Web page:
Chapters Rally To Reach Participation Goals
Finishing the year with flying colors were Atlanta, Chicago, Houston, New York City, San Francisco, St. Louis and Washington, D.C., chapters.
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These chapter efforts were tied to an international outreach that keeps Mustangs informed about the University’s progress and connected to their alma mater. More than 7,500 guests attended over 200 events in 52 cities across the globe in 2011-12.
To keep alumni on track to attain a 25 percent annual giving participation rate by the end of the campaign, chapter leaders motivate members to pony up by adopting strategies tailored to their Mustangs’ interests.
For example, in Chicago the Centennial paver program was a winner, according to Caroline Sullivan ’08, who spearheaded the initiative. Alumni were encouraged to make their marks on the SMU centennial with a special gift of $100. In recognition of each donor, a commemorative etched paver will be placed in the Centennial Promenade to be constructed on Ownby Drive.
“I donated because I loved every minute at SMU and couldn’t be more proud of our legacy,” explains Sullivan. “I think the personal element really got people excited about the paver program, which allows you to both literally and figuratively ‘make your mark’ on SMU.”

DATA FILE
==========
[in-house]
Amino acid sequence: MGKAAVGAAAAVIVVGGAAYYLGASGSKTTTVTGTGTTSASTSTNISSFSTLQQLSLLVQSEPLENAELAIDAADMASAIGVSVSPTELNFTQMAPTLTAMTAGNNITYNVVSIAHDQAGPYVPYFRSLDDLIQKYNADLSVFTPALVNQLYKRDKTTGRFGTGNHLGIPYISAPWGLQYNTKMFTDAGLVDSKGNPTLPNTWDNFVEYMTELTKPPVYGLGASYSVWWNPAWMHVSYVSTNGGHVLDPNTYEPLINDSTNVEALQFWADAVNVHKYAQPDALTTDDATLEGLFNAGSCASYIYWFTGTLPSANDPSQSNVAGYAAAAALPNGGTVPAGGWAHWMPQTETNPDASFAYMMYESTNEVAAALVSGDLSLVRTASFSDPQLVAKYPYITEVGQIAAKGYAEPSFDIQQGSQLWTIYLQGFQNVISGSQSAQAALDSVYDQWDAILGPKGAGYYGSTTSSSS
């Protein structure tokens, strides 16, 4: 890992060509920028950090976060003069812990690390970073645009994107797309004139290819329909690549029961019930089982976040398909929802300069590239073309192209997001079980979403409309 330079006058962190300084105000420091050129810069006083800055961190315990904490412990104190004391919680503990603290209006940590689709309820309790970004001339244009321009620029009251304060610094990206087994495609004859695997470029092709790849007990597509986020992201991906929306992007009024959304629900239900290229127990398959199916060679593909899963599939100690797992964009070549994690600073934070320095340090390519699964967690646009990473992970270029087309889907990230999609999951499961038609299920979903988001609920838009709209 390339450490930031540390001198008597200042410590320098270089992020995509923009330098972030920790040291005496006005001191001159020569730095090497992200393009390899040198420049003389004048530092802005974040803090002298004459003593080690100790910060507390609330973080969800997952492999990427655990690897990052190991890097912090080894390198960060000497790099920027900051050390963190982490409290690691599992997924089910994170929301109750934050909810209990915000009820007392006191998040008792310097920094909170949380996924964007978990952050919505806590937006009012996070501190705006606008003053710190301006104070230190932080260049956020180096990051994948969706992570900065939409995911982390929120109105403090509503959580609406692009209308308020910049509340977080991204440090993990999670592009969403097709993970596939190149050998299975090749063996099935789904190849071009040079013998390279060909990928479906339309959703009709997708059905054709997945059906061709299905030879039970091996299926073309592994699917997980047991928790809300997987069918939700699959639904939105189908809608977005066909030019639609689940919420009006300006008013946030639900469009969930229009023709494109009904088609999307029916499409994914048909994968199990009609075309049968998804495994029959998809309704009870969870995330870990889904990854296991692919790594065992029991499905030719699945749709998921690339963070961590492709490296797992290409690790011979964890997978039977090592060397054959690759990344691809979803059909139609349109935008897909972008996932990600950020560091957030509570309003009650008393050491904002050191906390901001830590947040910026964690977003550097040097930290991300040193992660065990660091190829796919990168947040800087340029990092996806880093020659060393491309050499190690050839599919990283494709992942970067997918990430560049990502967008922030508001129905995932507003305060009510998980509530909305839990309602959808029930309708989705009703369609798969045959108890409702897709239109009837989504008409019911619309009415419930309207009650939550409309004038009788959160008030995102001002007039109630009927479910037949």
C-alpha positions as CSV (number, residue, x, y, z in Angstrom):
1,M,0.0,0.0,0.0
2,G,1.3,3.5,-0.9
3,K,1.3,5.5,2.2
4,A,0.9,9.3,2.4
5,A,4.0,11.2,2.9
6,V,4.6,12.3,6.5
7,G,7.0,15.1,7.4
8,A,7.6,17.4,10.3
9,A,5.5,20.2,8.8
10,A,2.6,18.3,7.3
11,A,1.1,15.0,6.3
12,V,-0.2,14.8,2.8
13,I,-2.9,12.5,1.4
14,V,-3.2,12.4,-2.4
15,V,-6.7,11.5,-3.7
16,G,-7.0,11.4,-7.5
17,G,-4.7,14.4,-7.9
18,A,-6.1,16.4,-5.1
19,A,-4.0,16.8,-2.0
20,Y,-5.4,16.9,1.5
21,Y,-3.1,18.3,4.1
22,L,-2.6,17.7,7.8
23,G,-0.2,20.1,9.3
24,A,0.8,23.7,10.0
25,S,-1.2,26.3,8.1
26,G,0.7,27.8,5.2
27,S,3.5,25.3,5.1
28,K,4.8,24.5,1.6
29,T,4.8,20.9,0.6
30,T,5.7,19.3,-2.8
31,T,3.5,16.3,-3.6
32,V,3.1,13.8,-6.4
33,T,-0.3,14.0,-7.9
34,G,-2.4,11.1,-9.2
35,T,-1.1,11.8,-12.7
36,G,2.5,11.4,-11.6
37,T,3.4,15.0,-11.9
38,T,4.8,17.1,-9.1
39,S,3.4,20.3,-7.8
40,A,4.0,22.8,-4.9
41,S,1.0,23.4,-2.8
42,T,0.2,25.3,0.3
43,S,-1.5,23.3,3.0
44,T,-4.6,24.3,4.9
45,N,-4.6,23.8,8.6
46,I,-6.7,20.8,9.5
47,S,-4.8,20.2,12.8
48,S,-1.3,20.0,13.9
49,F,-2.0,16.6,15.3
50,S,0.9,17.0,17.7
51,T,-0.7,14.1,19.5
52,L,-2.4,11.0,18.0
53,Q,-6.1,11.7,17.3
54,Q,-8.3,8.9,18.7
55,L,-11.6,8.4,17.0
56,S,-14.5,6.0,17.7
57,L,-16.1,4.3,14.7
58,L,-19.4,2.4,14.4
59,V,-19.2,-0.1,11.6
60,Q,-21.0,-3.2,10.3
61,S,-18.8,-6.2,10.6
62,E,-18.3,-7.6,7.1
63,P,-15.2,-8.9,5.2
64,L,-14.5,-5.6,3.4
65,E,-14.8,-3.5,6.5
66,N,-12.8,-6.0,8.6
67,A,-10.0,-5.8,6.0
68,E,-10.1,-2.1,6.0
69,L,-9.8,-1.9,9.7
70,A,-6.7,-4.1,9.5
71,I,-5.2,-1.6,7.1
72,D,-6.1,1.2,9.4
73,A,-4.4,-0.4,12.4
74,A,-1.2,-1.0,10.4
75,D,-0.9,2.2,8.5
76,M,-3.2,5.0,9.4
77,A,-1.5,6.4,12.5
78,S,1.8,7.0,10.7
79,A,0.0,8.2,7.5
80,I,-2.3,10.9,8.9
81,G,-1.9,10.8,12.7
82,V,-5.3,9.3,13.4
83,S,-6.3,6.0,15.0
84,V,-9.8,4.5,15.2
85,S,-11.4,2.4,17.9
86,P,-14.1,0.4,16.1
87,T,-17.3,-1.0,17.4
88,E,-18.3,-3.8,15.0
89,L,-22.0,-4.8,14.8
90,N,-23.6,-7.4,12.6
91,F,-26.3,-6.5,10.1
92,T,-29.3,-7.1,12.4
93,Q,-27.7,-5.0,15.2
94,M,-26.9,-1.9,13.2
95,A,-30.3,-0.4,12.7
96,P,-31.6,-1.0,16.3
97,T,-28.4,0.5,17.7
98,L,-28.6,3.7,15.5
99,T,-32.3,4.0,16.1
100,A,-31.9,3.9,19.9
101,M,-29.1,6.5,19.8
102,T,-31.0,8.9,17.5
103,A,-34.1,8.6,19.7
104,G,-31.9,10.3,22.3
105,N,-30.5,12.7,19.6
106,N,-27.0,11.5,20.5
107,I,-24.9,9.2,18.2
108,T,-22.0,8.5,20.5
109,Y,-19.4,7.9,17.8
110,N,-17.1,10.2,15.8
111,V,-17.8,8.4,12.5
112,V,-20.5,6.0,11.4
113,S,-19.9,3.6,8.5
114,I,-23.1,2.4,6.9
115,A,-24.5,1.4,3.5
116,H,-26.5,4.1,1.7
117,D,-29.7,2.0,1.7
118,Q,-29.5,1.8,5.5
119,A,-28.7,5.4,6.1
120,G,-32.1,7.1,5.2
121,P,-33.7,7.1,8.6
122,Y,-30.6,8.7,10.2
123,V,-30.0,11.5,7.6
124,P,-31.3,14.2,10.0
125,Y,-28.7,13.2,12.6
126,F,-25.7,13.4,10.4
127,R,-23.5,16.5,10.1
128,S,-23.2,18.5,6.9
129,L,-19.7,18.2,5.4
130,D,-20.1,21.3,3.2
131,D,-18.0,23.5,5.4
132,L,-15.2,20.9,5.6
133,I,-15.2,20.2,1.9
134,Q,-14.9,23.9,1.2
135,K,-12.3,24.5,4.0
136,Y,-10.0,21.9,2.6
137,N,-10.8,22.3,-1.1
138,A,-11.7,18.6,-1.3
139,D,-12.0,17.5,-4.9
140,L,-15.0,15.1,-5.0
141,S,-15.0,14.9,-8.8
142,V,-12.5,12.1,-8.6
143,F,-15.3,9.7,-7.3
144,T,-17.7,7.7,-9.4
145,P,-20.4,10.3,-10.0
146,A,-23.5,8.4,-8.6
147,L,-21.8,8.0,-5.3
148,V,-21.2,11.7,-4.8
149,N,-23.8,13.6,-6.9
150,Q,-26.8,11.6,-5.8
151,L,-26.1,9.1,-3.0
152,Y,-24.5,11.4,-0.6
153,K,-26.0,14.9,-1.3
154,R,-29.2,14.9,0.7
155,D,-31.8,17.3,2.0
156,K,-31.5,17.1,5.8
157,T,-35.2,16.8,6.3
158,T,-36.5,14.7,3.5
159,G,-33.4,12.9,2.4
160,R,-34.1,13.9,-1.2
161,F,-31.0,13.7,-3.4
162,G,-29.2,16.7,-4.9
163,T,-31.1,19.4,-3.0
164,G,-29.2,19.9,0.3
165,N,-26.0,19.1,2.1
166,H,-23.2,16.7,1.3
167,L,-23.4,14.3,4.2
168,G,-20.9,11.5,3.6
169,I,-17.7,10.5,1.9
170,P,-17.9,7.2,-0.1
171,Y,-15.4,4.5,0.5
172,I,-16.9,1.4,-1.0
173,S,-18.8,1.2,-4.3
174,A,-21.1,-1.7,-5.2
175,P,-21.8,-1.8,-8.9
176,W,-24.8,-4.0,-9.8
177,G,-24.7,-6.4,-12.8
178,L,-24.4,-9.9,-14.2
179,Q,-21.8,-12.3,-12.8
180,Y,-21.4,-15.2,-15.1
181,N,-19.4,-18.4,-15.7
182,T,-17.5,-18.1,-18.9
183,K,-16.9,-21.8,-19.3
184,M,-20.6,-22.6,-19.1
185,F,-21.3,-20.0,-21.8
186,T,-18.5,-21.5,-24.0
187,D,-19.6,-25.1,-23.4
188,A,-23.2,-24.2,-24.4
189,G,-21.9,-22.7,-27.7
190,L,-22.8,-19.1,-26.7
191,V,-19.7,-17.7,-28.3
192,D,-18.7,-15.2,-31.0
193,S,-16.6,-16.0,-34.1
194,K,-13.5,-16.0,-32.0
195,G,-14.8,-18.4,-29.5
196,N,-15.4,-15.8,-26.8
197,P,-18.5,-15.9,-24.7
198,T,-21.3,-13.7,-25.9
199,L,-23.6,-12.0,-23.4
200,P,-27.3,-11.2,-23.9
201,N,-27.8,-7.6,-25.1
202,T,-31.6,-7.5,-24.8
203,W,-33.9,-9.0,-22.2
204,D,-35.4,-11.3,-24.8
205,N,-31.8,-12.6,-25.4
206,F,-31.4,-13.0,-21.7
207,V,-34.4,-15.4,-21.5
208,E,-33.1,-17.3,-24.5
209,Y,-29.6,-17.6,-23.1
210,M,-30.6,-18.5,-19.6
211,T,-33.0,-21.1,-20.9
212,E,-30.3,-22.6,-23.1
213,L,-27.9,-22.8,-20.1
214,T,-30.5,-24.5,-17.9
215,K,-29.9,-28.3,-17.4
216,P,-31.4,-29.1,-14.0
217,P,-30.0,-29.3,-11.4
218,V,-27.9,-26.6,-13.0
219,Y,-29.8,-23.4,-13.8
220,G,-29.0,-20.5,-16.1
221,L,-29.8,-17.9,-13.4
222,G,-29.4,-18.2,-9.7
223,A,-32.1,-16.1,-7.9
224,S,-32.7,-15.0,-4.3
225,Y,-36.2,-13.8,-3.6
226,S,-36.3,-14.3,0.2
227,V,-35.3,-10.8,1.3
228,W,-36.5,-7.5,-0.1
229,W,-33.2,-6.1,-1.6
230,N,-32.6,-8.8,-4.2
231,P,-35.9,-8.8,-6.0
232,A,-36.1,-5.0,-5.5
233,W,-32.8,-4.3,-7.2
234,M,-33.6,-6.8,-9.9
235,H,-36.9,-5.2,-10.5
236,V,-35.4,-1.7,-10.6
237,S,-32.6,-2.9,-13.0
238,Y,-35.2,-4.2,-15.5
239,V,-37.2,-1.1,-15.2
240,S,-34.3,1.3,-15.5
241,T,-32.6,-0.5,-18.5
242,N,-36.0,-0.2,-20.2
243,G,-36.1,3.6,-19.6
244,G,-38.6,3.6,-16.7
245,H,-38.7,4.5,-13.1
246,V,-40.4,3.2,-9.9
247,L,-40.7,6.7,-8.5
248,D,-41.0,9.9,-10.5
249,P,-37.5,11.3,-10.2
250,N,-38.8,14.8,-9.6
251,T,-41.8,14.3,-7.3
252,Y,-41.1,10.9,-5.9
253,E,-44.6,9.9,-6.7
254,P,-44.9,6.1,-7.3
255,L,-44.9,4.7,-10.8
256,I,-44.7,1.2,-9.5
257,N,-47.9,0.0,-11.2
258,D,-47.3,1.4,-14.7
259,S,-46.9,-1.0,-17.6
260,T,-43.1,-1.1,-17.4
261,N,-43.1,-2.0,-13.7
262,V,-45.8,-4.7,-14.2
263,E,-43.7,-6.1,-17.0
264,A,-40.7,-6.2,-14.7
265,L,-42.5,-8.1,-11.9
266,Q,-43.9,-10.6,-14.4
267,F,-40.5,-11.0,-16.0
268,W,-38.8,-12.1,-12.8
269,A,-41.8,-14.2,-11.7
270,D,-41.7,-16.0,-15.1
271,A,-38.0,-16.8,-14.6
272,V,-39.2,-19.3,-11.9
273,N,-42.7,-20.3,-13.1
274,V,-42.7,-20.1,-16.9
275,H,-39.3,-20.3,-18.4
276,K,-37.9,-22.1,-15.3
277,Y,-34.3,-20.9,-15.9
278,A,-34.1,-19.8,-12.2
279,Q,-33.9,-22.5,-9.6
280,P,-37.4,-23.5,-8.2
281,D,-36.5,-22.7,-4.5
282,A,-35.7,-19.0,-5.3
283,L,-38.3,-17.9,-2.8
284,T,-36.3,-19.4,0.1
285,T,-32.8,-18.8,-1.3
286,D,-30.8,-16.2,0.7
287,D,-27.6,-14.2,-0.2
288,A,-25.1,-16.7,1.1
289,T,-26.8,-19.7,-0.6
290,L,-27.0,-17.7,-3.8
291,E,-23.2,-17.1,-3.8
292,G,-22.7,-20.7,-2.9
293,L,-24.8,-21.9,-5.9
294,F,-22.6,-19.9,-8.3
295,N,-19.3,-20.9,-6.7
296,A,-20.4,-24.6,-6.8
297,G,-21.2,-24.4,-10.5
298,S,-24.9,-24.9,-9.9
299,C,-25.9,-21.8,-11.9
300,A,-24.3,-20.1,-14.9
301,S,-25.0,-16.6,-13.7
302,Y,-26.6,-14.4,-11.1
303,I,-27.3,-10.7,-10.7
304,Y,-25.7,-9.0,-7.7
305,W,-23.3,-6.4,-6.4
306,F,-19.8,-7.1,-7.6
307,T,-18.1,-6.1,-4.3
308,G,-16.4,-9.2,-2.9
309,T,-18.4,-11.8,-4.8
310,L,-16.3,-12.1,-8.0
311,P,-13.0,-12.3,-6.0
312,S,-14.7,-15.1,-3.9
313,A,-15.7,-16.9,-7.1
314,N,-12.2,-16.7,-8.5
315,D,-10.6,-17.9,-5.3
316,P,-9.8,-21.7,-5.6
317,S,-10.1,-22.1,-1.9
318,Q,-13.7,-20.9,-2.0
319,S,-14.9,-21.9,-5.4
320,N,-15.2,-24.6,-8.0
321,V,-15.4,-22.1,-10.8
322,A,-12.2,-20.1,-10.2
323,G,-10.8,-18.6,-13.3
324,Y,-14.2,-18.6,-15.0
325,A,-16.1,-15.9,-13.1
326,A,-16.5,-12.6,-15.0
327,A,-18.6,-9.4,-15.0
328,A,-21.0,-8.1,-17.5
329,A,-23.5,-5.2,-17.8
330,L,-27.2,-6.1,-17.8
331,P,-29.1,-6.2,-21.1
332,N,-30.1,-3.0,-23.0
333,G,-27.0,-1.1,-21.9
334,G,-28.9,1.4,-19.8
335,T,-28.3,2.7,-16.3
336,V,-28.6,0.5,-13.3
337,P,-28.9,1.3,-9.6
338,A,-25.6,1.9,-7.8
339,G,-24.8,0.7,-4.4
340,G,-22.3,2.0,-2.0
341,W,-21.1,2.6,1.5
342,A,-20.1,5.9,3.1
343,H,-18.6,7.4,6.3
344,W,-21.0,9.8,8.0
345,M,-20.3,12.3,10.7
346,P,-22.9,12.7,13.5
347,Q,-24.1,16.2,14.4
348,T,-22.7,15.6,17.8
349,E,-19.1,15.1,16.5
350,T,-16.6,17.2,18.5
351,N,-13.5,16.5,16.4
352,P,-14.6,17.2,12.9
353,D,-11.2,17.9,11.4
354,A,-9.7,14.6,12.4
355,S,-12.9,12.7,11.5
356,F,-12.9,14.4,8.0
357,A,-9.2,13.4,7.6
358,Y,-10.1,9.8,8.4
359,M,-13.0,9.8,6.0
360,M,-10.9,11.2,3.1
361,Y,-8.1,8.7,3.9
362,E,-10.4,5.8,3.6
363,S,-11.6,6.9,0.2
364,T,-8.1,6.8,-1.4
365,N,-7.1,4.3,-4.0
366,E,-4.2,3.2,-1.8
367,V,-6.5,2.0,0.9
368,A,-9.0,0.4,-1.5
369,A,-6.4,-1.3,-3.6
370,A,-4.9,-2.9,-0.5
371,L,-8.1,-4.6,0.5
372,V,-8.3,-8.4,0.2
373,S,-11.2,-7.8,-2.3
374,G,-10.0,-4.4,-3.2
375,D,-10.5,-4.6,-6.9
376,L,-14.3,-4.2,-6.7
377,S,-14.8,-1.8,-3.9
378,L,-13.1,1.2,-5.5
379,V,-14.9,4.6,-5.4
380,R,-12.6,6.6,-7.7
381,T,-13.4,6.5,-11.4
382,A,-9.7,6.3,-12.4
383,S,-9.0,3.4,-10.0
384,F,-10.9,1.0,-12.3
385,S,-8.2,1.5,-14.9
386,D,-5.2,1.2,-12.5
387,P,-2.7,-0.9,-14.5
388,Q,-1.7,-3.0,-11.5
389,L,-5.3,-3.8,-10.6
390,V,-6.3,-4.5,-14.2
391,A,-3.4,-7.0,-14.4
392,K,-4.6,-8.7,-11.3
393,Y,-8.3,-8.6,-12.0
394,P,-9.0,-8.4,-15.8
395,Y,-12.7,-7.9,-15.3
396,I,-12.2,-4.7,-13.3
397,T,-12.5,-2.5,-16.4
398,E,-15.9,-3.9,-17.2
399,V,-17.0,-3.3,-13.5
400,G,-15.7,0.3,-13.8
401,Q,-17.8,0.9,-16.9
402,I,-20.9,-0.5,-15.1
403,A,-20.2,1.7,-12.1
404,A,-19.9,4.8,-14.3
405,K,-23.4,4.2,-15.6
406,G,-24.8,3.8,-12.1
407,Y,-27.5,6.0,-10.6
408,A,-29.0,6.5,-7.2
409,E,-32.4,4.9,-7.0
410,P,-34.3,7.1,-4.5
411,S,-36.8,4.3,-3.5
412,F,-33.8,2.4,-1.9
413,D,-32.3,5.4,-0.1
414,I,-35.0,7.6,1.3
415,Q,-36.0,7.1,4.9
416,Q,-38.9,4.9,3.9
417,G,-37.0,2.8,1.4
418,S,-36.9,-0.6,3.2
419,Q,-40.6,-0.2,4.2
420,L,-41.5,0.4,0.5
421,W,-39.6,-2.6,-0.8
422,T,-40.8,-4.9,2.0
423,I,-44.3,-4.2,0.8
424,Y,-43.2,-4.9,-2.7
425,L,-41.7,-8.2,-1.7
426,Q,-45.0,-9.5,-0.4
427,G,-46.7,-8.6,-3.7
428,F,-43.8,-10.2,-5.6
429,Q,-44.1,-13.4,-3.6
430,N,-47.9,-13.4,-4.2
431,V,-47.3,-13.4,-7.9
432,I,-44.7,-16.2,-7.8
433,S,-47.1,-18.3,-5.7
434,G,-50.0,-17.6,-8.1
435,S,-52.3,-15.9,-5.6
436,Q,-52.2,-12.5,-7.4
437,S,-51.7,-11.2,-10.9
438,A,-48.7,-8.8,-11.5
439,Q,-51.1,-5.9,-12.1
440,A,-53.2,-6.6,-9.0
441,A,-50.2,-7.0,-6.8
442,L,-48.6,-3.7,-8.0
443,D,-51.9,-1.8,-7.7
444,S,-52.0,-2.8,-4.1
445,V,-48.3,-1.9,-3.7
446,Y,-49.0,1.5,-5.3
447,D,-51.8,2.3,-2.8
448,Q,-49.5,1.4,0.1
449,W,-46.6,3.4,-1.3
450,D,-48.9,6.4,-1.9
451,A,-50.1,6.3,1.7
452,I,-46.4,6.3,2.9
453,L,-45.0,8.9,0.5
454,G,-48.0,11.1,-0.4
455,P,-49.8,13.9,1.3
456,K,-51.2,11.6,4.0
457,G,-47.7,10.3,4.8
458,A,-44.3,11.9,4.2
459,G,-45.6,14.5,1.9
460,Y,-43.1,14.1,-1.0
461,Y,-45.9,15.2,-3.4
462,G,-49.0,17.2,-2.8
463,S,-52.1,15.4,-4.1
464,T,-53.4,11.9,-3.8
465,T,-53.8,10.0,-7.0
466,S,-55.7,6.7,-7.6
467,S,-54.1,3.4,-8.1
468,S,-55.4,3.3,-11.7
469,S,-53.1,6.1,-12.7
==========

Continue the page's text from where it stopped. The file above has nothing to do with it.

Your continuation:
Among the Chicago alumni participating were Lisa Lebeck ’07, who purchased a paver with her father, an SMU alumnus, and Micah Nerio ’08, who bought a paver to honor his father, Mark A. Nerio ’78, a former University trustee (1993-2008).
“Since I was a little kid, I remember Dad taking my brothers and me to visit the campus, where we attended special events and met distinguished alumni,” says Nerio. “SMU has always been a part of our family, and I’m proud to have followed in his footsteps.”
In New York City, alumni raised money for student travel in conjunction with the Embrey Human Rights Program in Dedman College. SMU is the first university in the South, and only the fifth in the country, to offer an academic major in human rights, which was officially launched in the spring.
“For a city that faced an absolute human rights violation in the 2001 attacks, this is something unique and worthwhile we pulled together and care about,” says Jackie Effenson ’05, chapter president.
The National Mustang Club extends the scope of SMU’s official athletic fundraising organization across the country with a network of 31 volunteers – including alumni, parents and friends of the University – operating in 22 national regions. Since its inception 18 months ago, the National Mustang Club has generated more than $451,000 in new gift dollars to support SMU student-athletes.
To date SMU Unbridled: The Second Century Campaign has raised more than $631 million to support student quality, faculty and academic excellence, and the campus experience.